David Bohm

Expecto expectare experitus

Saturday, August 16th, 2008

“An expert is one who knows more and more about less and less.”
Nicholas Butler

OK. Apologies to the Latin experts out there. I’m not one, as must be obvious, but hopefully my pidgin Latin roughly conveys its intended sense, which is to see beyond conditioning, “expel what is expected through experience” (though the grammar probably puts it more in the realm of “my postilion has been struck by lightning”).

I was thinking about last week’s post and this business of living mindfully rather than relying on autopilot: of the distinction between expectations/conditioning/assumptions/”expertise” and reality, how expectations are infused with projections, and the expectations and assumptions we have in respect of various man-made “systems”, whether mechanical, administrative or conceptual. I couldn’t help noticing how close the Latin expectare (“await, hope”) is to expectore (“expel from the mind, literally, get it off your chest”) despite the two words being of different derivation (ex- “out” + spectare “to look” vs ex- “out” + pectus “breast”), and how the word expert comes from ex- “out” + peritus “tested, experienced”.

This was all brought together quite eloquently this week when we went to renew a conventional medication prescription. When we left the hospital last month, we were supplied with a form with full instructions for what should be repeated and for how long, and I took this in to the local medical practice on Monday as it normally takes 3 days for them to process repeat prescriptions.

First off, the medications weren’t waiting for us at the pharmacy as we’d been assured they would be. So we went up to the practice where they couldn’t figure out why this had happened, but printed out a prescription for us to take back to the pharmacy to get filled out on the spot.

As we were getting back into the car, I thought I’d better just check it over. I even felt slightly churlish doing so. Aye well. But as well I did. One of the medications prescribed wasn’t what had been specified on the hospital form. So back we went again. They checked it (this took the combined energies of 3 receptionists) and said the doctor had entered it on the database that way. They surmised this must have been because there wasn’t a generally available medication complying with the dosage specifications – the hospital pharmacy must have supplied us with one they’d made up themselves – so he’d chosen the nearest thing he could find that could deliver the same amount of active ingredient.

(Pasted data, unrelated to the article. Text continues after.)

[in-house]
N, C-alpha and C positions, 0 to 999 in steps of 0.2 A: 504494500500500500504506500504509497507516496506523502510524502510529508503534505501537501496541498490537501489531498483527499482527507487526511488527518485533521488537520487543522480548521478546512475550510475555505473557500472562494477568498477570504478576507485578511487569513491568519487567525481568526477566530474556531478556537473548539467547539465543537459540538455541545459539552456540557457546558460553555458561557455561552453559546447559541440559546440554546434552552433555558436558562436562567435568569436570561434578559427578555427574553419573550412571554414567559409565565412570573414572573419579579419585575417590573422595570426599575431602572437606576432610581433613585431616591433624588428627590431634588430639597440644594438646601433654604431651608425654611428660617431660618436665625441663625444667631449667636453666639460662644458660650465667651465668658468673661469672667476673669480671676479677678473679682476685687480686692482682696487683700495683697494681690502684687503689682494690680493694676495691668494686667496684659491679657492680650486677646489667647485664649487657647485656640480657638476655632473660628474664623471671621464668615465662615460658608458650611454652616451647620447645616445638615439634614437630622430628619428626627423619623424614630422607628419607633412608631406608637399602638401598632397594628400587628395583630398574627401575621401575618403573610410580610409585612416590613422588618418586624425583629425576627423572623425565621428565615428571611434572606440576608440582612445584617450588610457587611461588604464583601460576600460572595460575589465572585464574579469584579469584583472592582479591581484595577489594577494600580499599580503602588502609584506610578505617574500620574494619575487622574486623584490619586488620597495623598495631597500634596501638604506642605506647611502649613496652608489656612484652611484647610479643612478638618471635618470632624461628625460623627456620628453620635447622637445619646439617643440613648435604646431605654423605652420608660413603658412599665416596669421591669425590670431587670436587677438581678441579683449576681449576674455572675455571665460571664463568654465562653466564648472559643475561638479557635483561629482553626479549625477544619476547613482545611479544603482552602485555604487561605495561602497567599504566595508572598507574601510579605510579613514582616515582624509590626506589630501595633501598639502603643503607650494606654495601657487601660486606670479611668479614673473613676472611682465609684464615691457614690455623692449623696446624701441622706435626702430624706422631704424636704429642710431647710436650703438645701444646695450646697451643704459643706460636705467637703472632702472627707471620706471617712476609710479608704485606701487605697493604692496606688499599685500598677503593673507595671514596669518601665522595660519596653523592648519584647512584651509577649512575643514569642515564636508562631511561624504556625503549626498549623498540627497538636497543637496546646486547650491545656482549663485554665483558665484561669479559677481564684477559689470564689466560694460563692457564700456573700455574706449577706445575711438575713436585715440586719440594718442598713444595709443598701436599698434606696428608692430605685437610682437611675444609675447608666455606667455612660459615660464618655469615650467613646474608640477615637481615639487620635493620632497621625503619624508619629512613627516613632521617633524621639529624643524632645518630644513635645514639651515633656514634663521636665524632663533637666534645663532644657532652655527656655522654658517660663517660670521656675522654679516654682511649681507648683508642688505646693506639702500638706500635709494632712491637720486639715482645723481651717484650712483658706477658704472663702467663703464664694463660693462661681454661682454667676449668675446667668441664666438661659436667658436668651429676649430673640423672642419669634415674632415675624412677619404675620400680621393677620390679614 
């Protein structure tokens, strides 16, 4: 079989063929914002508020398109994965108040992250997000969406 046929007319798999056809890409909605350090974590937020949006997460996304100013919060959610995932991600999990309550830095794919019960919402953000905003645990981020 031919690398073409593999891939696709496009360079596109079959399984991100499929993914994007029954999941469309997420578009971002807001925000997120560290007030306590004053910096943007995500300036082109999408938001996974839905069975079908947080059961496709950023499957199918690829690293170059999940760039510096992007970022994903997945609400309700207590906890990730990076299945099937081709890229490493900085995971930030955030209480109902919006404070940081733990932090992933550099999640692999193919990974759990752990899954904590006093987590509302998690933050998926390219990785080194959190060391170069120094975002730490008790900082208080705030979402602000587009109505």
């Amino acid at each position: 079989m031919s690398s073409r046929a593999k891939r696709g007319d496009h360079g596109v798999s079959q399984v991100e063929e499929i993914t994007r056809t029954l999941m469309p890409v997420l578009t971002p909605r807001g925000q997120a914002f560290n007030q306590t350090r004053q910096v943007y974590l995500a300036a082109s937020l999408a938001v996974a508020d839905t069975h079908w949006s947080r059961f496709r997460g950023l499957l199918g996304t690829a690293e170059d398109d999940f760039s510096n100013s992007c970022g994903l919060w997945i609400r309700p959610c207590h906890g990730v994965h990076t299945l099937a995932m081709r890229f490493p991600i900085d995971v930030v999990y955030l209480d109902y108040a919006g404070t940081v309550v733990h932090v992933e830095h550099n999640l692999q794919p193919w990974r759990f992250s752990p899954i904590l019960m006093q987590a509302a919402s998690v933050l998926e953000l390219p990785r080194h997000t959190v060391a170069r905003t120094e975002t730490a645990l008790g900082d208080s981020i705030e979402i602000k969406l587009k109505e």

This all made perfect sense. The only thing was, the consultant had written very clearly, in block capitals in the margin of the form, the trade name of the tablets to prescribe. They’re widely used for a common condition. Even if the doctor wouldn’t necessarily expect this medication to be prescribed in this circumstance, the instructions were perfectly clear. Even though the receptionists accepted the doctor’s expertise and had previous experienceof instances where the hospital pharmacy had made up their own medications, the instructions were perfectly clear. I asked to see the form and pointed out the instruction to them. Once they’d looked at what was written next to my fingertip, everything was straightforward.

Armed with new instructions, we went back to the pharmacy where they filled out the prescription. It wasn’t until I got home that I looked at the bottles and saw that, contrary to the form’s instruction to renew the prescription for 2 weeks only, they’d provided 2 months’ worth of one medication and only 11 days’ worth of the other.

If that many mistakes can occur with a single form that a doctor, 3 medical receptionists and a pharmacist – all very nice and I’m sure generally competent people – had all failed to read properly, it really makes you wonder how many are made on a daily basis and never picked up. If I, as the only “non-expert” in the process, could read it without a problem, it surely couldn’t have been that difficult to decipher?

“The trouble with specialists is that they tend to think in grooves.”
Elaine Morgan

But there you go. Systems, all systems, develop their own circular logic; their conditioning, their expectations, their assumptions. Can we trust their experts to pragmatically accommodate anything that falls slightly outside their expectations? It seems not. Not least because it’s self-evident that the greater the level of “expertise”, the deeper the groove being followed.

This isn’t to say that experience isn’t valuable, and repeated experience more so. It’s how we learn, how we become proficient, expert. You wouldn’t get your bicycle fixed by someone who’d never seen one before. Repeated experience, predictability, is the basis of the vast majority of our science and technology. In many areas it’s even become the ultimate arbiter of what’s considered ‘real’ and what isn’t. But what this perspective turns a blind eye to is the domain of the unique and individual, the unpredictable, the chaotic, which is as equally inherent in any uncontrolled situation as that which is predictable. This constantly stares us in the face, yet it’s our very “expertise” – often taken as an indicator of intelligence – which blinds us to it until someone comes along and points it out.

“If an elderly but distinguished scientist says that something is possible he is almost certainly right, but if he says that it is impossible he is very probably wrong.”
Arthur C Clarke